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May 9, 2001

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CBI becomes party to match-fixing case

Basharat Peer in New Delhi

In a significant development, the Central Bureau of Investigation voluntarily requested the Delhi high court to make it a party to the match-fixing case.

Justice Vijender Jain, who heard the application filed by CBI counsel Maninder Singh, has passed an order admitting the CBI as a party to the ongoing case filed by Ajay Jadeja.

Jadeja's lawyer, Vineet Malhotra, was given the opportunity to file a counter application arguing why the CBI should not be admitted as a party to the case, but chose not to do so.

The move assumes enormous significance in context of the case as it has developed so far. Both Jadeja, and former skipper Mohammad Azharuddin, who is fighting a separate case, have chosen to leave the CBI out of it, and name the BCCI, and individual office-bearers thereof, as main respondents.

What this implies is that the case, as fought, is not about the validity of the CBI's probe and its findings, but rather addresses merely the question of whether the BCCI has the right to ban players.

With the CBI now entering the case as one of the respondents, the broader question -- of whether the agency's report is correct, and whether the players did in fact fix matches -- takes centre-stage.

"The players have been making all kinds of allegations," said CBI counsel Maninder Singh. "They have said we are not empowered to conduct the probe, that our report was not filed as per rules, that they have not been given a chance to cross-examine us, and so on. So now, the CBI has voluntarily made itself a party to the case, so that we can defend our report."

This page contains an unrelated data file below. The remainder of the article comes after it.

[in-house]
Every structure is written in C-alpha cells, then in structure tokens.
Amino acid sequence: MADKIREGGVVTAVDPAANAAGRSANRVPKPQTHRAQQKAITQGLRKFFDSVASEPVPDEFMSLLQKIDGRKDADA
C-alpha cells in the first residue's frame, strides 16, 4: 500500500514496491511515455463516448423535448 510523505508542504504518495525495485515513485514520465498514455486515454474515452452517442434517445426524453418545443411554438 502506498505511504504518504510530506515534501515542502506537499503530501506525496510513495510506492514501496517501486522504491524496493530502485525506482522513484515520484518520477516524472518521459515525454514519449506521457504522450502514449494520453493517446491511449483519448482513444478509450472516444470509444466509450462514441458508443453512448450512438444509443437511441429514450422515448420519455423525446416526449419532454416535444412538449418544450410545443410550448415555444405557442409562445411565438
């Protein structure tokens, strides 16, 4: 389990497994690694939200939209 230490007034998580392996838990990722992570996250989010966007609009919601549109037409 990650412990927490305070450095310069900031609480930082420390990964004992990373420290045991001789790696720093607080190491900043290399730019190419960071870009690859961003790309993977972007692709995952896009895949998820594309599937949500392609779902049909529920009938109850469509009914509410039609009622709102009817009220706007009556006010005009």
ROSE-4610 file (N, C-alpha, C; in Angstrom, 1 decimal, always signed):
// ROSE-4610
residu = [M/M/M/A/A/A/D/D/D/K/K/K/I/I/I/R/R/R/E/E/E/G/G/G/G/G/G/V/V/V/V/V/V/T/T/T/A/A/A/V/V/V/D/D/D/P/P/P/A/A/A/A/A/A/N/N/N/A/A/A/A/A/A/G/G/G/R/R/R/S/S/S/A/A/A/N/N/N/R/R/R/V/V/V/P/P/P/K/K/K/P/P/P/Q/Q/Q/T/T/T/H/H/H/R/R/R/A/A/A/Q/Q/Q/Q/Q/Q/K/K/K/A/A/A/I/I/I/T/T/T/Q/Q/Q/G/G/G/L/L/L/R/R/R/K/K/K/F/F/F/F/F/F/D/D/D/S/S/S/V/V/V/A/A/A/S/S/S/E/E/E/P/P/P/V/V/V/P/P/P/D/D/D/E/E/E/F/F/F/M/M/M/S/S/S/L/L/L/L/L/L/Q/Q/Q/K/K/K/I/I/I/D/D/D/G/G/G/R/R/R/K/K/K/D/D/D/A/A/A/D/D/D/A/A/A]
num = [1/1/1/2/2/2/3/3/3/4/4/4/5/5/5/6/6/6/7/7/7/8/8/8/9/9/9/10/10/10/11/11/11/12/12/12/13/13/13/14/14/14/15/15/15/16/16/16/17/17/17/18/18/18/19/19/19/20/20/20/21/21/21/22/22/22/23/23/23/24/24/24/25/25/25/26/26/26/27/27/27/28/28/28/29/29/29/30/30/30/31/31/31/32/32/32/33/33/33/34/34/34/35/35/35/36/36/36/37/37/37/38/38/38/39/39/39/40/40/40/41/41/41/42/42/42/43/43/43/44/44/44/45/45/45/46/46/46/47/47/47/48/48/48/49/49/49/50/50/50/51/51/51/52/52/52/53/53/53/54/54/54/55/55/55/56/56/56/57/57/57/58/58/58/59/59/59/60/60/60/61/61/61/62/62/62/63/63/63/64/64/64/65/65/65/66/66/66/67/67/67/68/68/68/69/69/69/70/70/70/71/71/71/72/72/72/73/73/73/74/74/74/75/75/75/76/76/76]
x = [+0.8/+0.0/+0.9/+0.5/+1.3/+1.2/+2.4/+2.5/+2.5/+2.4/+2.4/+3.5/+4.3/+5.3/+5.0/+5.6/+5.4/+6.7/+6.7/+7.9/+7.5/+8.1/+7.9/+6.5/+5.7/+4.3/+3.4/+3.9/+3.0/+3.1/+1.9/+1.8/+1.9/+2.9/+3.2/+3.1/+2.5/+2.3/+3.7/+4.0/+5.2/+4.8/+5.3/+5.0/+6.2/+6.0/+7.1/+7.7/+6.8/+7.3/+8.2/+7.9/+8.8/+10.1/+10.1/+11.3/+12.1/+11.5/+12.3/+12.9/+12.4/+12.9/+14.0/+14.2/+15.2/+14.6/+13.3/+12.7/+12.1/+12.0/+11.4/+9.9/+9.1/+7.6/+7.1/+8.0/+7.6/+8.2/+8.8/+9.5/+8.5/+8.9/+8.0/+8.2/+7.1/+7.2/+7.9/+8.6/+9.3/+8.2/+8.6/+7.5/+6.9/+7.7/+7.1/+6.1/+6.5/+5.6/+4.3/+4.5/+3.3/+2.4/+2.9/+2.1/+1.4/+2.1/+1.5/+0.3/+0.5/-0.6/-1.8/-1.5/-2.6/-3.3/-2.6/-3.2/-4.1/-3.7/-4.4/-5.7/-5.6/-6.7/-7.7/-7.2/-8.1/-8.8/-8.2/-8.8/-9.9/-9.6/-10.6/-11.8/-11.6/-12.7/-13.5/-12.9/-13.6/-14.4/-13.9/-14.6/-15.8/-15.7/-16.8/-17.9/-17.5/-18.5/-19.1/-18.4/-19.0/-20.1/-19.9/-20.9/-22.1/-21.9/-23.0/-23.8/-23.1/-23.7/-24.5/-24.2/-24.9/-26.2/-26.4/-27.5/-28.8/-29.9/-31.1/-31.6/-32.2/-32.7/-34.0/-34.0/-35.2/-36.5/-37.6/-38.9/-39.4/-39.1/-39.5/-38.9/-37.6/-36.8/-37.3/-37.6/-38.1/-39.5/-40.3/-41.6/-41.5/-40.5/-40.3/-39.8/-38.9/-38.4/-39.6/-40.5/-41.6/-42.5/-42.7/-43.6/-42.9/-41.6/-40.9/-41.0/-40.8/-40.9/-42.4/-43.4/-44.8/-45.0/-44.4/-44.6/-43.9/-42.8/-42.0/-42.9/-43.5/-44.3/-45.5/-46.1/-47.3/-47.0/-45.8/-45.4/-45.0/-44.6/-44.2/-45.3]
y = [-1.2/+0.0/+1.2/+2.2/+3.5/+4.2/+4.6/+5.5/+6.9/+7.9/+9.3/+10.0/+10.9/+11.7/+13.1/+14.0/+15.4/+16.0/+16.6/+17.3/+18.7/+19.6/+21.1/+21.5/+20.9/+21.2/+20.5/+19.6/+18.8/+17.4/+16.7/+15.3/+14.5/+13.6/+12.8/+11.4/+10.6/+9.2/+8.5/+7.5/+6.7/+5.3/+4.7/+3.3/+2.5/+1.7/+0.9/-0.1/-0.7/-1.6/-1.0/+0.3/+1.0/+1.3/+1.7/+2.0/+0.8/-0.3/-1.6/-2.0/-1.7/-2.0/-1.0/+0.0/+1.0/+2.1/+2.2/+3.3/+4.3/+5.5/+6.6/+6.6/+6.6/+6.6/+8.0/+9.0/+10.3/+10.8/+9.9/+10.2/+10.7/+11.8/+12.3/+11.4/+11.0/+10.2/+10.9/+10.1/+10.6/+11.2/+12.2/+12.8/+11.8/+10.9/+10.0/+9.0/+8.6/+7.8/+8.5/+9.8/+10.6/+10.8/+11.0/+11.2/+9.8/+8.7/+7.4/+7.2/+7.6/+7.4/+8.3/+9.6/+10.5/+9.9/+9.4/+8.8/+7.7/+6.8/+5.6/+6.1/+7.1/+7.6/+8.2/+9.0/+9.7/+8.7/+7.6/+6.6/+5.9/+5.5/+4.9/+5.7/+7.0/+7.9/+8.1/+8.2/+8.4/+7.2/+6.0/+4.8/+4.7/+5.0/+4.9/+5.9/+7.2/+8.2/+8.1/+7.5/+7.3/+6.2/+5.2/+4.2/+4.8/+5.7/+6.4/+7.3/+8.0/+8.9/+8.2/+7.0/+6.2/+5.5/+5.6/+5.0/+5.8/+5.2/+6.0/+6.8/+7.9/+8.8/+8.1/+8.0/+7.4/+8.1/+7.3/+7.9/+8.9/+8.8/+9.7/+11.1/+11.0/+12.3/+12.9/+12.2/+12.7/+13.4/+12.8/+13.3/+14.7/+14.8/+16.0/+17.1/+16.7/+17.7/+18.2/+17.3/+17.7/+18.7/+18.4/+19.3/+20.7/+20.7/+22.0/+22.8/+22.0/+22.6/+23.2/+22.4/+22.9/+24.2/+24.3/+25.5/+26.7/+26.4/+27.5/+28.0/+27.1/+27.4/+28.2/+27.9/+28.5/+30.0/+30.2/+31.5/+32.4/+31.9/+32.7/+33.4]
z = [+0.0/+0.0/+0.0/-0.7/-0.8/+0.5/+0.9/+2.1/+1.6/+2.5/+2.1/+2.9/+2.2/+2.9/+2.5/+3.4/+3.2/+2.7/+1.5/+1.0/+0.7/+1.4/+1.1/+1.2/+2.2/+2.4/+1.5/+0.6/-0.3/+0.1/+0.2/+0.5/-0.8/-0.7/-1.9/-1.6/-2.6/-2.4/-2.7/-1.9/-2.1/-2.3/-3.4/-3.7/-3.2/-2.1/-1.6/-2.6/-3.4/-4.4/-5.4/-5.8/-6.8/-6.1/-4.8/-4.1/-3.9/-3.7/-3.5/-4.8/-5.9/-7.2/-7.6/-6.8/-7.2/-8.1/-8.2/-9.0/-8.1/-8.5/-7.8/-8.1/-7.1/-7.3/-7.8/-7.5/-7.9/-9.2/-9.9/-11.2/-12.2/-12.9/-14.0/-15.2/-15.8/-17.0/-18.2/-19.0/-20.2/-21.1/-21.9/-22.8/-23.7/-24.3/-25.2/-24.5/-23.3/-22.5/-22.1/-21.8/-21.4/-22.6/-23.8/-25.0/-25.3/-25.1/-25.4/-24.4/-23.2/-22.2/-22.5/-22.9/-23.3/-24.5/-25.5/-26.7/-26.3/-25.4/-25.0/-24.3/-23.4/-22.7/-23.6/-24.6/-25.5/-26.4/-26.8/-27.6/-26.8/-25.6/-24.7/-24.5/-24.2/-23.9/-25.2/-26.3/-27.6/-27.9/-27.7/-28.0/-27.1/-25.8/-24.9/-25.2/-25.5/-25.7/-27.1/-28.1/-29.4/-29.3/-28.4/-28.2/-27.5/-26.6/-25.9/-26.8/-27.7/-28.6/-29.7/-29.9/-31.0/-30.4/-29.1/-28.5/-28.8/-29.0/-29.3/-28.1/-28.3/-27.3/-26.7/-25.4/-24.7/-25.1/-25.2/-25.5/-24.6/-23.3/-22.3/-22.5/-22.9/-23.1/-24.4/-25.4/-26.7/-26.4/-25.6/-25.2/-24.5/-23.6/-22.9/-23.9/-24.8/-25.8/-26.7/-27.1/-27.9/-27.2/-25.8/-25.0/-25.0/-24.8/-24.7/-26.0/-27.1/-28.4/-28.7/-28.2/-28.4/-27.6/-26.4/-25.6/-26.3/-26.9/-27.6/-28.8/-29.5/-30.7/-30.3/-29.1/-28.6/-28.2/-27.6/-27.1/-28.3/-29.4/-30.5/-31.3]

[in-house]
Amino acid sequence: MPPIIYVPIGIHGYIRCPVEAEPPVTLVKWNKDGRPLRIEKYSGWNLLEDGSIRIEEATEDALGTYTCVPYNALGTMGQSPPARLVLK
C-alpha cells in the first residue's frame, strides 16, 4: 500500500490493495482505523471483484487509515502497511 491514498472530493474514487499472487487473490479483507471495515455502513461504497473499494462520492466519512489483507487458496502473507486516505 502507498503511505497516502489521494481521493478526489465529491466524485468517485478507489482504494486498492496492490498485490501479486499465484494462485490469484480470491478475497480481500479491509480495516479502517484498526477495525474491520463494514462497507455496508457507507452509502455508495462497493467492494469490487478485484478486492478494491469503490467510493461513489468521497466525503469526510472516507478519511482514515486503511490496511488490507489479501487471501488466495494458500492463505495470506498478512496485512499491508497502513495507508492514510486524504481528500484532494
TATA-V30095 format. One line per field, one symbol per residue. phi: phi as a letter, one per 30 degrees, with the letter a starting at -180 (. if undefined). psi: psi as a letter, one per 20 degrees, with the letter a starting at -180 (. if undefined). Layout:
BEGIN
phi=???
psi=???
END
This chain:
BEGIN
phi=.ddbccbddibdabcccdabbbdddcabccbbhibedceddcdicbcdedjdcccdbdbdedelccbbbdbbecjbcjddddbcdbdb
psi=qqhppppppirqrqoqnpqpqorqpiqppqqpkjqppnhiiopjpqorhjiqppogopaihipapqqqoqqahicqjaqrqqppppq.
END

Malhotra, for his part, said he was happy the CBI has become party to the case. "Earlier, we were condemned without being given an opportunity to examine the case and the witnesses, now we have that chance," Jadeja's advocate argued.

The CBI counsel for his part pointed out that Jadeja could easily have named the CBI as one of the respondents right at the outset, and wondered why he did not chose to do so.

With this, all the preliminary formalities have been completed. The government of India, the BCCI, the various board officials who have been individually named, and the CBI have all filed the required documents in court.

With the preliminary paperwork now out of the way, the court will get down to hearing the case proper. The judge has set July 11 as the date for the final hearing.

Jadeja , who was present in the court, seemed quite composed. Asked for comment, he remarked, merely, "It is in court, I don't know what to say, so let me be."

Match-fixing scandal: The complete coverage